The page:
“Although I didn’t show myself to them, Noury saw me and said, ‘You slipped through our fingers. You should have been executed,’” Samadi said.
After his release from prison, Samadi suffered from severe back pain and migraines. Doctors told him that it was the result of the executions.
In his testimony, Samadi also explained that all prison personnel were forced to participate in the executions.
“Hamid Abbasi [Noury] read out a list of prisoners and led them to the Death Hall. He went into the Hall with them,” Samadi said, then added, “It is worth noting that on August 6, Nasserian told Davoud Lashgari, ‘Call everyone. We want to start.’
“The technical staff, clinic personnel, store managers, all of them went to the Death Hall. Even the members of the Death Commission went to the Death Hall and they all participated in the executions, including Nayyeri, the store manager, and the sentries.”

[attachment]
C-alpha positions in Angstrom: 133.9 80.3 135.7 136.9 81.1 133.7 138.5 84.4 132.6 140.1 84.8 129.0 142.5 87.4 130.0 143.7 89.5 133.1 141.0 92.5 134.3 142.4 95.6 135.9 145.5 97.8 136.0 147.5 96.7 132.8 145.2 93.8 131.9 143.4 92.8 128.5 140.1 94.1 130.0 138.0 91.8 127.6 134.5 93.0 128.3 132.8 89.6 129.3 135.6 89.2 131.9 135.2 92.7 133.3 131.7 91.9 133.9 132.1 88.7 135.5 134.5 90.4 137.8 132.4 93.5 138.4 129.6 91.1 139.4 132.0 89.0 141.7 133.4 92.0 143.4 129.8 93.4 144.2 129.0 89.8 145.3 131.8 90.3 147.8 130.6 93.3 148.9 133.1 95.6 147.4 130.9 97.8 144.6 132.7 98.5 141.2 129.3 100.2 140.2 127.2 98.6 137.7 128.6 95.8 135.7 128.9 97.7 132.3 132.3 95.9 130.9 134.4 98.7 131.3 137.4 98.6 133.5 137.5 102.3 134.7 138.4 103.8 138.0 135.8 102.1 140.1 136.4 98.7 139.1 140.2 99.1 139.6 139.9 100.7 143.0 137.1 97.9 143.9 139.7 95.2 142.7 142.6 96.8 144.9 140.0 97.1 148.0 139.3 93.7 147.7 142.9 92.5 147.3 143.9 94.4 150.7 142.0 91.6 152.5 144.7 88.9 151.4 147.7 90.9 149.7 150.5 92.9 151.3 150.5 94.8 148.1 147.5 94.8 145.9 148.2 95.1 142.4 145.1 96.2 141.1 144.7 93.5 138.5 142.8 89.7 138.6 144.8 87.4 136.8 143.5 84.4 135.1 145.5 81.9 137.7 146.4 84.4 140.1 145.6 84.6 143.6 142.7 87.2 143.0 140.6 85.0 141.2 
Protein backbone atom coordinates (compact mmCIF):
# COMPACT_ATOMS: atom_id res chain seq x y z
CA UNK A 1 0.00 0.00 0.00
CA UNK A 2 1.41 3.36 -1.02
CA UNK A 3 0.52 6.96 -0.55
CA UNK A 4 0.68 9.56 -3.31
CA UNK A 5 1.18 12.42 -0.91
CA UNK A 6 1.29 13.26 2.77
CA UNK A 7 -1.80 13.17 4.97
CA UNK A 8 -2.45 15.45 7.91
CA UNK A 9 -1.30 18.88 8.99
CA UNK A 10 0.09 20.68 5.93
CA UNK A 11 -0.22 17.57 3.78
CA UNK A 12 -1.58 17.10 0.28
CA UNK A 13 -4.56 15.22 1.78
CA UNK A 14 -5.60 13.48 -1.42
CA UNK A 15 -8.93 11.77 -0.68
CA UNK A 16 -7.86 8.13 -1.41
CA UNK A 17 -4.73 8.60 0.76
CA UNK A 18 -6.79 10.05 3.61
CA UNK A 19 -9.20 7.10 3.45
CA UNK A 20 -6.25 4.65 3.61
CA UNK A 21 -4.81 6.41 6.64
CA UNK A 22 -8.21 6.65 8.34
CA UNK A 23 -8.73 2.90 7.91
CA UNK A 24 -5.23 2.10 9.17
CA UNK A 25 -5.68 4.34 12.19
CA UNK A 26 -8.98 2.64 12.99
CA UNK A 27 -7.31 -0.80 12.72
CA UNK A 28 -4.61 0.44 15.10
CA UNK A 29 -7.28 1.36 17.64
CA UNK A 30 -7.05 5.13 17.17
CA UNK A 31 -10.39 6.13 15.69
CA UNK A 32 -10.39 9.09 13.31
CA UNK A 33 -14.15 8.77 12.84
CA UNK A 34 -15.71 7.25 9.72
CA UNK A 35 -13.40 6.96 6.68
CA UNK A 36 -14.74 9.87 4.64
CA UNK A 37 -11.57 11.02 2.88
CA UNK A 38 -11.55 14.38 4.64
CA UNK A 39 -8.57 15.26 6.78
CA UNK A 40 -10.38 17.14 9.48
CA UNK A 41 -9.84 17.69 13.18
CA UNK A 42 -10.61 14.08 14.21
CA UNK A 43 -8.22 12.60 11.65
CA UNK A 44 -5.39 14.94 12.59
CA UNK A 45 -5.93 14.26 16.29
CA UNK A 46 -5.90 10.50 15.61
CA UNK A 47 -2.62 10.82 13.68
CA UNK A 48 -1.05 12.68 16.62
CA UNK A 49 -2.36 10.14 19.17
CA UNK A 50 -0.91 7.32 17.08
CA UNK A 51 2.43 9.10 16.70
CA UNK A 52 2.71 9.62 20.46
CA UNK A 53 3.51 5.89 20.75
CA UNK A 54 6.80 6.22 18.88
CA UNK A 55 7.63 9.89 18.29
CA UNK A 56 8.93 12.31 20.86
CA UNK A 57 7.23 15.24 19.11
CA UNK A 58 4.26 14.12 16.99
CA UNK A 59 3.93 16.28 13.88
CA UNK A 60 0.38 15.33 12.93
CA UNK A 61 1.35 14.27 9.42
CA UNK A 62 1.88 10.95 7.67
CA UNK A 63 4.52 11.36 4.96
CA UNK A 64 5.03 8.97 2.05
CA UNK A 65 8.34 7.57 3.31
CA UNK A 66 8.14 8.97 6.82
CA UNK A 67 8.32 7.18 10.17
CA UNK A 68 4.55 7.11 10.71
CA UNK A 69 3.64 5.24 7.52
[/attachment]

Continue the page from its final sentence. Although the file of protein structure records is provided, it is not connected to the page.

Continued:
While the trial proceeded, several witnesses of the 1988 massacre and families of the victims gathered in front of the court in Durres and spoke to the press about the Iranian regime’s crimes against MEK members and dissidents.
At the same time, MEK members in Ashraf 3 held a gathering in memory of the victims of the 1988 massacre. During this ceremony, many political prisoners spoke and retold accounts of the atrocities that took place in Iran’s prisons. It is worth noting that hundreds of former political prisoners are now in Ashraf 3, and many of them were prepared to testify in the Stockholm court. Due to limitations in time, only a few were accepted as plaintiffs in the case.
Meanwhile, in Stockholm, where Noury and his lawyers are attending the trial through video conference, a large group of supporters of the MEK held their protest rally in front of the court. The demonstrators are demanding for a larger tribunal that includes other perpetrators and orchestrators of the 1988 massacre, including regime president Ebrahim Raisi and supreme leader Ali Khamenei.
The 1988 massacre has been described as a war crime and crime against humanity. Legal experts also recognize it as a “genocide” and should be addressed by international tribunals.